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Bigwinboard is embroiled in a legal tug of war with the UK Gambling Commission (UKGC), claiming the regulator threatened to block access to its comparison site for UK visitors. 

In a blog post, the affiliate site said it “recently faced unexpected legal pressure from the UKGC” and explained the core issue revolved around the site’s listing of “unlicensed casinos”.

However, Bigwinboard said the accusations remain “vague” and “puzzling”, considering that Bigwinboard neither caters to the UK market, nor operates within it. 

The casino comparison site further stressed that it is not an operator and therefore does “not have any direct obligations towards the regulator”.

Affiliate or operator?

Bigwinboard was founded by Daniel Hansson Sokcic in 2017 as an iGaming news site and casino comparison service. 

In response to the UKGC’s message, Bigwinboard has questioned whether the regulator fully understands the website primarily serves as a review site and global web community for gamblers.

“We find the UKGC’s request to be an overreach, infringing on our right to operate freely in an international context. 

“We intend to stand firm against this pressure, championing the principles of free speech and open access to information,” Bigwinboard said. 

When NEXT.io contacted the UKGC for comment, a spokesperson stated that the regulator does not discuss individual cases. 

The regulator did however mention its duty to investigate and take action against operators advertising unlicensed websites, without addressing the fact that Bigwinboard is an affiliate, and not an operator.

Unhealthy relationship

Meanwhile, Bigwinboard founder Sokcic shared on LinkedIn: “Thanks for all the private messages and support. I know not everyone is comfortable criticising the UKGC publicly due to fear of repercussions or just getting on their radar, and some have even deleted their own comments here, but it’s obvious that the relationship between the UKGC and the industry is anything but healthy.”

The site also suggested that the situation with the UKGC goes beyond a legal dispute and may serve as a litmus test for “integrity and resilience” in the face of regulatory overreach.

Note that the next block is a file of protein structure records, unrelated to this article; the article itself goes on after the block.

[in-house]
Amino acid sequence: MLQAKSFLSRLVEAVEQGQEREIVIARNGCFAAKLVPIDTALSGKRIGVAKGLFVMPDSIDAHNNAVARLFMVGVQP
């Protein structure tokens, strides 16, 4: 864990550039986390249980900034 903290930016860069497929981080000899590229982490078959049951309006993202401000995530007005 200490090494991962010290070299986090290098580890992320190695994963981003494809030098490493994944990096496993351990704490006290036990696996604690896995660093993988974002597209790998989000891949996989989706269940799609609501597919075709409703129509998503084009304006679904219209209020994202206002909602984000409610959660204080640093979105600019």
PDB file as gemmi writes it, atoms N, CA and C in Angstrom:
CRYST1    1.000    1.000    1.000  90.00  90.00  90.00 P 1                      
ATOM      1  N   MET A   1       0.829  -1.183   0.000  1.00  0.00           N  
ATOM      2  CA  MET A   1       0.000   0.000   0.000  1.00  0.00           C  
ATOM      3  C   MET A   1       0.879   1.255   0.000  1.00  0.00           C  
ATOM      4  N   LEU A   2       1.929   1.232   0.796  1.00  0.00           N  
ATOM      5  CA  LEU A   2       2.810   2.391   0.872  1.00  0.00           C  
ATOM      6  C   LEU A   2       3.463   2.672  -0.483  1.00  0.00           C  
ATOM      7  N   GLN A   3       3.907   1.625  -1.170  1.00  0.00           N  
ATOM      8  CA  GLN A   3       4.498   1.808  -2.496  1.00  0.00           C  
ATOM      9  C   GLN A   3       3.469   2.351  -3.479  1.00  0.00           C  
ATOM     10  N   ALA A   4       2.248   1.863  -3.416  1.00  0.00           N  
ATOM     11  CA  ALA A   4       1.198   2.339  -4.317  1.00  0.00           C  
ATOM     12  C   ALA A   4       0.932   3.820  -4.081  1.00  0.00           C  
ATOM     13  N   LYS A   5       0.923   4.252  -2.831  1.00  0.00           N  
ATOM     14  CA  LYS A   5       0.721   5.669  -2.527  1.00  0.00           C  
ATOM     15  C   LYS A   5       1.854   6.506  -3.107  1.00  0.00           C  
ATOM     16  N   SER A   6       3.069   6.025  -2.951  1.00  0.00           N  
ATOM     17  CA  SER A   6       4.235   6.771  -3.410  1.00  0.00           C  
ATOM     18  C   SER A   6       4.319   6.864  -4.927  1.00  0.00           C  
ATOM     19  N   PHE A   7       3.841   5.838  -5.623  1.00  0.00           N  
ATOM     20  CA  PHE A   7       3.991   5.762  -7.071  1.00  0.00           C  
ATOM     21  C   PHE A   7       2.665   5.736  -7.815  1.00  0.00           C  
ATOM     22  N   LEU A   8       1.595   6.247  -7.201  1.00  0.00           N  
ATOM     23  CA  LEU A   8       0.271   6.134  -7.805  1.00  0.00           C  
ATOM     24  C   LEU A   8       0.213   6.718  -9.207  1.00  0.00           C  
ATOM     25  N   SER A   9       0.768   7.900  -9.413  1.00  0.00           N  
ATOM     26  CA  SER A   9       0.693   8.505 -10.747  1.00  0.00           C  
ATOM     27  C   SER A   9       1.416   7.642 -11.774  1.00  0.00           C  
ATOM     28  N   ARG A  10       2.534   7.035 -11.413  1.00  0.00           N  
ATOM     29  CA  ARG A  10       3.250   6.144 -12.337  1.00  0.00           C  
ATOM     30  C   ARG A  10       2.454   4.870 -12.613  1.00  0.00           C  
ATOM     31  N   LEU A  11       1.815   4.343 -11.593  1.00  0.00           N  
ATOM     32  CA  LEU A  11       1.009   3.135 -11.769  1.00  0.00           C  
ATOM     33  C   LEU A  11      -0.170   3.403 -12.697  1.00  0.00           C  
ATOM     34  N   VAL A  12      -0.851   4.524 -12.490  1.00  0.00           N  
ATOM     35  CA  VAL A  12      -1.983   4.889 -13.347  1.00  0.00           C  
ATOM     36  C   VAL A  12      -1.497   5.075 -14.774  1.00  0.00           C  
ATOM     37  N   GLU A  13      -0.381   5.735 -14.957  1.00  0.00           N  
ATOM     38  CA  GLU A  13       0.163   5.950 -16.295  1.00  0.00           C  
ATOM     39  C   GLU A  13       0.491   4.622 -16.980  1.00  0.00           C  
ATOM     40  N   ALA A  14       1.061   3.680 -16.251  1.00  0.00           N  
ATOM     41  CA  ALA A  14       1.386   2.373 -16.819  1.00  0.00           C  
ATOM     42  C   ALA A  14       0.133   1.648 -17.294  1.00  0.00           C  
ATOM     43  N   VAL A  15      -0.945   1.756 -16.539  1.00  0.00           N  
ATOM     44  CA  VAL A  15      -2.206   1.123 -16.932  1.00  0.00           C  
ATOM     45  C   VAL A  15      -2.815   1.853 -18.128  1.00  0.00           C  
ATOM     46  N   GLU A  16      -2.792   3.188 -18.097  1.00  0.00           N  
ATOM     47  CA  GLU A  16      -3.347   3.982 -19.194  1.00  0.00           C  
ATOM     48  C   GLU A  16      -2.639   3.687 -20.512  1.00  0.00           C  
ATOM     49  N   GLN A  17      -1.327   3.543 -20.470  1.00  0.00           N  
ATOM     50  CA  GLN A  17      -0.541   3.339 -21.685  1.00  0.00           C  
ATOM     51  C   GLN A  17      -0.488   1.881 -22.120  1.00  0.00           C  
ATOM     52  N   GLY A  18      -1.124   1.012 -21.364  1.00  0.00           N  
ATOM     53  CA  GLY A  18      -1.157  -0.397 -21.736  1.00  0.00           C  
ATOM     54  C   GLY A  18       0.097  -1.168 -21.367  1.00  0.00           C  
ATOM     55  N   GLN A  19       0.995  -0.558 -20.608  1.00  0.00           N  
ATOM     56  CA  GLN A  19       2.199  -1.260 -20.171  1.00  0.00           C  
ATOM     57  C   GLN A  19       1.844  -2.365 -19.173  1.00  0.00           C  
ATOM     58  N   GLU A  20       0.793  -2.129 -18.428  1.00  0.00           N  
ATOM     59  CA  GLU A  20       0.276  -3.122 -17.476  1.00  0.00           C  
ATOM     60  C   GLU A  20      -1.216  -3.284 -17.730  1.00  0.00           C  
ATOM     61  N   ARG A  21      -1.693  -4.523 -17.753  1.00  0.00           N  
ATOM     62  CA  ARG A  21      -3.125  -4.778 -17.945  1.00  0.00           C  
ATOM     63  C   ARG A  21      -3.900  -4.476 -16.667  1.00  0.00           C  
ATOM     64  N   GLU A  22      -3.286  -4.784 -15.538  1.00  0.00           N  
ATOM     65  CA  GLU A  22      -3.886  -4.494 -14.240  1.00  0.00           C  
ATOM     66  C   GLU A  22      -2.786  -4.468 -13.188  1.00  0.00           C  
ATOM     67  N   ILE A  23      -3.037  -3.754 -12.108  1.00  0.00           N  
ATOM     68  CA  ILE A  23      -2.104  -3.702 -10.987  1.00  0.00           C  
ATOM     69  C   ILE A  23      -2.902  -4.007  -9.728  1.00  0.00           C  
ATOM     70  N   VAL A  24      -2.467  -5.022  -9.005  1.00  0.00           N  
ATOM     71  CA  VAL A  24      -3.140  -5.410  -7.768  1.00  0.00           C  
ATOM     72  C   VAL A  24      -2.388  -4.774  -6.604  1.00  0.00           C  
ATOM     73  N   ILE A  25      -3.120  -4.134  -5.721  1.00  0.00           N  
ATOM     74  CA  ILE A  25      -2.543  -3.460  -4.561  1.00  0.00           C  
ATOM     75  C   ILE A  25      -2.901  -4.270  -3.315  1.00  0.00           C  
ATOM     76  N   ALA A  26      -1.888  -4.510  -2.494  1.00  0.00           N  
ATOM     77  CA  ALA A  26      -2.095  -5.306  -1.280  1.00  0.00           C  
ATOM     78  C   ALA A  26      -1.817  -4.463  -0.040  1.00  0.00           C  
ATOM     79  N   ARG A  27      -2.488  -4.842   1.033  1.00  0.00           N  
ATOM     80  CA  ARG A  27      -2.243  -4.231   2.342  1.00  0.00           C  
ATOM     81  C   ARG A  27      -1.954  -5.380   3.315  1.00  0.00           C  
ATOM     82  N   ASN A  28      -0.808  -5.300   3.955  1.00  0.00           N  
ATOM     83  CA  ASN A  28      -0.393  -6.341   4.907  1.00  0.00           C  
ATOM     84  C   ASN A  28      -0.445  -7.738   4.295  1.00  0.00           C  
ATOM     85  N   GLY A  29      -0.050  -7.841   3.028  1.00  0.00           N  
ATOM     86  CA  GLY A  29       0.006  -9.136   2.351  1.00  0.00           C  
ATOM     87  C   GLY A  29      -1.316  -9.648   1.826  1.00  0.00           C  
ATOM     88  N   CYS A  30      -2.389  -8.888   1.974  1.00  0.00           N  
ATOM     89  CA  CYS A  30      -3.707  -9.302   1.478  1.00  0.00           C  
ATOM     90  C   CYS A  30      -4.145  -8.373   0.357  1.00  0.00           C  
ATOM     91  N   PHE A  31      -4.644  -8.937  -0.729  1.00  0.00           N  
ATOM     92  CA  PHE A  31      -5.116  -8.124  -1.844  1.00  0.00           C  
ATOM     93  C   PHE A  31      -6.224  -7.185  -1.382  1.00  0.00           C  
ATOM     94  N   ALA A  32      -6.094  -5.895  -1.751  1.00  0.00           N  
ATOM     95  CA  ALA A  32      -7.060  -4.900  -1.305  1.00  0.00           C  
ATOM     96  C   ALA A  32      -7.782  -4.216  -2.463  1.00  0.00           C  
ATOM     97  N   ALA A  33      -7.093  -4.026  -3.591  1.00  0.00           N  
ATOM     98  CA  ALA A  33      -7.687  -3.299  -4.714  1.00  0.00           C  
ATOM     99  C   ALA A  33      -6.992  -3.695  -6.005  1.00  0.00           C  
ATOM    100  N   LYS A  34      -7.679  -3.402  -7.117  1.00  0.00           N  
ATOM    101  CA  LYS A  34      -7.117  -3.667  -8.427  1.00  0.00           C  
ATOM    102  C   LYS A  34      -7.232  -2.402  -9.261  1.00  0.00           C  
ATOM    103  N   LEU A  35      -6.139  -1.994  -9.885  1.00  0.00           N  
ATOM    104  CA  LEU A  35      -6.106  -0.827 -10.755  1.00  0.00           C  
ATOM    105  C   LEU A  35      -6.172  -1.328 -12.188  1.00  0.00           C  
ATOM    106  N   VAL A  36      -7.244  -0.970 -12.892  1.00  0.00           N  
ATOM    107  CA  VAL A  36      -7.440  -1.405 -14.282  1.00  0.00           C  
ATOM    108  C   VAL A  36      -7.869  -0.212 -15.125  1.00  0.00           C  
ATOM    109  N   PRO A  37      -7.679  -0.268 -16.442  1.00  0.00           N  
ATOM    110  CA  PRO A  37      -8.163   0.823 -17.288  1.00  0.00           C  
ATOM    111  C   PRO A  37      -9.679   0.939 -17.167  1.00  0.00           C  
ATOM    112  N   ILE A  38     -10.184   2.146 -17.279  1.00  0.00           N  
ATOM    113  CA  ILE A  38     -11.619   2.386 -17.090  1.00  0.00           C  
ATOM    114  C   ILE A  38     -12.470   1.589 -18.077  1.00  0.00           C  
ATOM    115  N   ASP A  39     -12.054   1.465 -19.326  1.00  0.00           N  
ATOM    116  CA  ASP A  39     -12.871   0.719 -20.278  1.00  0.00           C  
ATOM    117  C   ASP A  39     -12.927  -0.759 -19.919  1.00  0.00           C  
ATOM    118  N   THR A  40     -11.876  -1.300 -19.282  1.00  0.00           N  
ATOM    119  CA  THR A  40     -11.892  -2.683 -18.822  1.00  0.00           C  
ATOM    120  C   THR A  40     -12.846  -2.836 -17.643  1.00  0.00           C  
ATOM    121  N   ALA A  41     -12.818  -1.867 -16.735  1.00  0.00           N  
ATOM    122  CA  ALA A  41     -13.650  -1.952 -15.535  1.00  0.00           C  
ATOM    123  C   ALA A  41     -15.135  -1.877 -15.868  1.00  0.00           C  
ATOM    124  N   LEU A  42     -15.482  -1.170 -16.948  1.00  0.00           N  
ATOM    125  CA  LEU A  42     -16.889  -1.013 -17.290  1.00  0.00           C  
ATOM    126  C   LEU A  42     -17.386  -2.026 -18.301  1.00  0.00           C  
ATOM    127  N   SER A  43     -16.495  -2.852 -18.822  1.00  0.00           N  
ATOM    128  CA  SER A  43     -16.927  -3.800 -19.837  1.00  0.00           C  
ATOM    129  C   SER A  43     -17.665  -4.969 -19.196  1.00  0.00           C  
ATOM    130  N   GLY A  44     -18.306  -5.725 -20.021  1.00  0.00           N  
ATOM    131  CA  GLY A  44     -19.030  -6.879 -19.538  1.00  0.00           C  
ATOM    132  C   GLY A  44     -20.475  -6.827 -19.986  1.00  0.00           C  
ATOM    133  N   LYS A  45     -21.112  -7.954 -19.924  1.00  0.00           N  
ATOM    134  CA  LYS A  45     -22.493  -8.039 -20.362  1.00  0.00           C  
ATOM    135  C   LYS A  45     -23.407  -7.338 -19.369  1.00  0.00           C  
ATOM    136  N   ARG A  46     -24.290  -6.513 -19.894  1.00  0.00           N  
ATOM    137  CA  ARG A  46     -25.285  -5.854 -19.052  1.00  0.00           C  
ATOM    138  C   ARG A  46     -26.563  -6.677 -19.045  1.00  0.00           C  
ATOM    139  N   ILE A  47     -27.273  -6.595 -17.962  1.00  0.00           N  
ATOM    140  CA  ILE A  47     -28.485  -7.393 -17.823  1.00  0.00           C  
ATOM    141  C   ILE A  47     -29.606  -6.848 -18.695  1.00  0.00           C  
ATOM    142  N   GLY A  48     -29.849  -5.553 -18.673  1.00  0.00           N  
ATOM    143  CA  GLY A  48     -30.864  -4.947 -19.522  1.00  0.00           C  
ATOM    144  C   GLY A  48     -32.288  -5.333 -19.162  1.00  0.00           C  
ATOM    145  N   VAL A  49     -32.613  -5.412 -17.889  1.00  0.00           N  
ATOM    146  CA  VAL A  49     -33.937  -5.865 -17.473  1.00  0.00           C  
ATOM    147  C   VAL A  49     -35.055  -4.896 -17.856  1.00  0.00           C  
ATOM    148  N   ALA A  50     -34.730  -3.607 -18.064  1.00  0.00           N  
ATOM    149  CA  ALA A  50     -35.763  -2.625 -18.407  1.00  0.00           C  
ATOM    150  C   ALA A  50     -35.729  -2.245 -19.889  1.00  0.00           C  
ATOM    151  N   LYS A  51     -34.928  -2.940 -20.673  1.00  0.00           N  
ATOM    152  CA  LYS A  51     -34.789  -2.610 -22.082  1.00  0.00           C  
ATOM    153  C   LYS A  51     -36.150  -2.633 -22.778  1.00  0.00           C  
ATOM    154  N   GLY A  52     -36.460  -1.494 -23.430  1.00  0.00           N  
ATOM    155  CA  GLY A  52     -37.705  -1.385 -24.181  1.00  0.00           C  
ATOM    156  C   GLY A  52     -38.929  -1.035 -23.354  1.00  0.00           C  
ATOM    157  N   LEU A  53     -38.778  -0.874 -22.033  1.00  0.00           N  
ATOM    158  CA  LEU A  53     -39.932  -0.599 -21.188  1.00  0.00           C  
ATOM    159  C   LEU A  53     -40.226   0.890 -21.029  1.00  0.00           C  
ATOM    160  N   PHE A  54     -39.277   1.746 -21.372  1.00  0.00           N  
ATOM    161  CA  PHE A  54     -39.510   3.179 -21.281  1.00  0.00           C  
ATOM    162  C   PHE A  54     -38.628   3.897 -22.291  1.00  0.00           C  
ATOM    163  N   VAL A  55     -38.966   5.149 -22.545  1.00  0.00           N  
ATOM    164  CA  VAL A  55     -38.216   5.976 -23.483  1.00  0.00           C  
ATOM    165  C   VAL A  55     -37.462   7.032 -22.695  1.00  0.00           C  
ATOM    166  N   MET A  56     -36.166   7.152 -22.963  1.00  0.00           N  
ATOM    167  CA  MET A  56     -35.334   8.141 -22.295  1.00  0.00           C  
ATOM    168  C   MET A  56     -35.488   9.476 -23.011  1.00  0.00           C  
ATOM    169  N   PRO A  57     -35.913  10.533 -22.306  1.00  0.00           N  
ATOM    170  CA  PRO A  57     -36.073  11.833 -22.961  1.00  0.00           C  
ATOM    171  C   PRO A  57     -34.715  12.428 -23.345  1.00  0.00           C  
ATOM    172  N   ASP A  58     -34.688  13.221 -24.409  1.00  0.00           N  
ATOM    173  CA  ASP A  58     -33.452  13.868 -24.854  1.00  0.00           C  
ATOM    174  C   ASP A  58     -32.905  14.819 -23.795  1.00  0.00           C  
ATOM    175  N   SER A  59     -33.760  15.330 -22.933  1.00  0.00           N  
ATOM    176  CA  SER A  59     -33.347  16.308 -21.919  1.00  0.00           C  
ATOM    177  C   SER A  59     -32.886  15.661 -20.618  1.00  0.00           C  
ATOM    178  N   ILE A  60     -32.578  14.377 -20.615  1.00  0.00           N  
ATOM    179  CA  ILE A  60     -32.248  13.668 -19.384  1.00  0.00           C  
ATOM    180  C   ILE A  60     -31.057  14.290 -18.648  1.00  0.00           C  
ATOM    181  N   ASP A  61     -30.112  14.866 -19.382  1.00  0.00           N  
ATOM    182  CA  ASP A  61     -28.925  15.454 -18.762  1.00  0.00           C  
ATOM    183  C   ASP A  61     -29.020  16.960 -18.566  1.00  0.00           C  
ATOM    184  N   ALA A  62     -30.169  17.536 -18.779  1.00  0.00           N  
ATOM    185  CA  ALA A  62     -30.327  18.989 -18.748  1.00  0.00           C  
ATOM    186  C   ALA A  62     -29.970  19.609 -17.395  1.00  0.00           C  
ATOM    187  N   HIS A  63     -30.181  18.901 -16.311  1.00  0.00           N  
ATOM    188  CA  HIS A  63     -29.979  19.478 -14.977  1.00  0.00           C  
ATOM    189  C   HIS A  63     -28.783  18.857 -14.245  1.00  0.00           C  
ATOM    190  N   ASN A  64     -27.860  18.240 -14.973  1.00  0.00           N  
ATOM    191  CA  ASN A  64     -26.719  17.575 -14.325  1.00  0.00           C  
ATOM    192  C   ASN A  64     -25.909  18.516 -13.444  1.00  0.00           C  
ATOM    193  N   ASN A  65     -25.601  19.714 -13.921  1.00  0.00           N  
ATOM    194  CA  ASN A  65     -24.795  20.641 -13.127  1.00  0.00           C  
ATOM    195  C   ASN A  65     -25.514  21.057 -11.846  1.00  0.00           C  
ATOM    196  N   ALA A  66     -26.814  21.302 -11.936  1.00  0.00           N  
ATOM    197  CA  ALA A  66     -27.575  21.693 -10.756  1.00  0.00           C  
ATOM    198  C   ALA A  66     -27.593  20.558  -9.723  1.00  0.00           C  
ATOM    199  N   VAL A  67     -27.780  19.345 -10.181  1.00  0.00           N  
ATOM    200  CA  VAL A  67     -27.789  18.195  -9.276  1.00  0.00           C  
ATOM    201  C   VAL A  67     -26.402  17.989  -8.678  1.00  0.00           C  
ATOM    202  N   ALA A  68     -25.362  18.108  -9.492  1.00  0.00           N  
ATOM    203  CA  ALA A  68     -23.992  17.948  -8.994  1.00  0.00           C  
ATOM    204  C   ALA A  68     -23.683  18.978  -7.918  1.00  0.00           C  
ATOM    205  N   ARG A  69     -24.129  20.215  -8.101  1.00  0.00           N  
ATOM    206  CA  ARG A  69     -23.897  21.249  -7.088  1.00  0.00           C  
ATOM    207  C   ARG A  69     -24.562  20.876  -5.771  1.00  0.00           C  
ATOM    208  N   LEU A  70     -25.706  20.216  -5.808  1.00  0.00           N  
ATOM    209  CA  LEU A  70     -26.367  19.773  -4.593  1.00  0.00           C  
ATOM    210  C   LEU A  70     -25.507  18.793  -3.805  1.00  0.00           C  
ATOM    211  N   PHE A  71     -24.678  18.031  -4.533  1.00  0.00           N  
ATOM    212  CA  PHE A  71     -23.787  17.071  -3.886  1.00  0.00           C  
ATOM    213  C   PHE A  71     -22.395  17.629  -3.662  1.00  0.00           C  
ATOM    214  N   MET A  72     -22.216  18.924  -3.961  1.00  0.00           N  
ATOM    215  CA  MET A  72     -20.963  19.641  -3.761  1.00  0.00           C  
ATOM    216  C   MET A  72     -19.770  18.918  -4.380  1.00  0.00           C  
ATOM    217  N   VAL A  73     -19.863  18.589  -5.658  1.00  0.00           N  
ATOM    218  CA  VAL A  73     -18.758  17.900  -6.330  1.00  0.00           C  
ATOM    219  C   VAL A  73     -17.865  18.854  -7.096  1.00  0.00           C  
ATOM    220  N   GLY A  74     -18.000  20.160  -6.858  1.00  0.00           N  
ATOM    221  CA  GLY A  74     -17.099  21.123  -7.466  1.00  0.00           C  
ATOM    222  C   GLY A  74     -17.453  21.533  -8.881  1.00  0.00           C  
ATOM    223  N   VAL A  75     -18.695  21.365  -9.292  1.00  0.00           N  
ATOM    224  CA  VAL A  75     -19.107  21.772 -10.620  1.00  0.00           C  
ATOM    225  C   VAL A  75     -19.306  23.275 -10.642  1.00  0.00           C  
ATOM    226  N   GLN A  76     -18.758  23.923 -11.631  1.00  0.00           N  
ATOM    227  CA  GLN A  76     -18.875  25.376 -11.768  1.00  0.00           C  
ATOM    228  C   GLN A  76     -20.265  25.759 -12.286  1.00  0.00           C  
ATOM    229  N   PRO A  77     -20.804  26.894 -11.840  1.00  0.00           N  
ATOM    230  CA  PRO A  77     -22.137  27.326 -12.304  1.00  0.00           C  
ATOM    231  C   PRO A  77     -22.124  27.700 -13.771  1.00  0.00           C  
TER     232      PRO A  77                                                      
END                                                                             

The affiliate also stressed that it would continue to operate within its legal rights and described the situation as a “noteworthy case study in the balance between regulation and freedom on the digital frontier, with implications far beyond the gambling industry”. 

In conversation with NEXT.io, Sokcic added that he feels “that Bigwinboard is being deliberately targeted” because he recently questioned their policies in a separate blog post.

“I believe this is a ‘punishment’. Out of all the big platforms and streamers, only we seem to have been singled out,” he said.

Sokcic said the UKGC informed him that not only do operators who target British customers without a licence commit an offence under the Gambling Act, but so do those who advertise illegal gambling, as they are in violation of section 330 of the regulation.

Widening the scope

The relationship between affiliates and unlicensed operators has become a significant point of discussion across the industry in recent years.

Historically, UK enforcement efforts have focused on the operators directly, with licensed operators also held directly accountable for the actions of the external affiliate partners.

But in recent months, the UKGC has widened its scope to combat the threat of offshore gambling by partnering up with ISPs, payment providers and software licensees.

These efforts have resulted in a 46% reduction in traffic to the market’s largest illegal sites, according to UKGC CEO Andrew Rhodes.

Elsewhere this year, German regulator GGL imposed a substantial administrative fine on a licensed operator for promoting their services on affiliate websites that also advertise unregulated offers.

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